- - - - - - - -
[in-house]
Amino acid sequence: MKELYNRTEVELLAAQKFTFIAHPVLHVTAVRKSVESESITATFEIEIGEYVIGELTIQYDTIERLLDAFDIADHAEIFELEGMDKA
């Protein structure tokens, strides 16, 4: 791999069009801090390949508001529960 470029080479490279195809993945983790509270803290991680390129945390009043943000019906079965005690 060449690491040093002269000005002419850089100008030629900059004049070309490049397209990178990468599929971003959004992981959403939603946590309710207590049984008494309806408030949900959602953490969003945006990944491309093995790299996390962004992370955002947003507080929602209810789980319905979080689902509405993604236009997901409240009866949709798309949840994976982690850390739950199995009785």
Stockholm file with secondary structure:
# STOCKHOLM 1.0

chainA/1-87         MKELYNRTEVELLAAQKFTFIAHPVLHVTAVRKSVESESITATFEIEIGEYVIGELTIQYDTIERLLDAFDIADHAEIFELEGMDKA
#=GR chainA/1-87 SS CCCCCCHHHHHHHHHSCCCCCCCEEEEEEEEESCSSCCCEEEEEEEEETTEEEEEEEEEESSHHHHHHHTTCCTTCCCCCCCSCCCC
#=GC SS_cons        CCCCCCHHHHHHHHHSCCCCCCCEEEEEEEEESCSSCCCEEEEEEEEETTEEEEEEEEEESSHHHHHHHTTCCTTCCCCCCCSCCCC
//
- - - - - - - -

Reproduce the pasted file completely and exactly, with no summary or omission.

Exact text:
[in-house]
Amino acid sequence: MKELYNRTEVELLAAQKFTFIAHPVLHVTAVRKSVESESITATFEIEIGEYVIGELTIQYDTIERLLDAFDIADHAEIFELEGMDKA
């Protein structure tokens, strides 16, 4: 791999069009801090390949508001529960 470029080479490279195809993945983790509270803290991680390129945390009043943000019906079965005690 060449690491040093002269000005002419850089100008030629900059004049070309490049397209990178990468599929971003959004992981959403939603946590309710207590049984008494309806408030949900959602953490969003945006990944491309093995790299996390962004992370955002947003507080929602209810789980319905979080689902509405993604236009997901409240009866949709798309949840994976982690850390739950199995009785």
Stockholm file with secondary structure:
# STOCKHOLM 1.0

chainA/1-87         MKELYNRTEVELLAAQKFTFIAHPVLHVTAVRKSVESESITATFEIEIGEYVIGELTIQYDTIERLLDAFDIADHAEIFELEGMDKA
#=GR chainA/1-87 SS CCCCCCHHHHHHHHHSCCCCCCCEEEEEEEEESCSSCCCEEEEEEEEETTEEEEEEEEEESSHHHHHHHTTCCTTCCCCCCCSCCCC
#=GC SS_cons        CCCCCCHHHHHHHHHSCCCCCCCEEEEEEEEESCSSCCCEEEEEEEEETTEEEEEEEEEESSHHHHHHHTTCCTTCCCCCCCSCCCC
//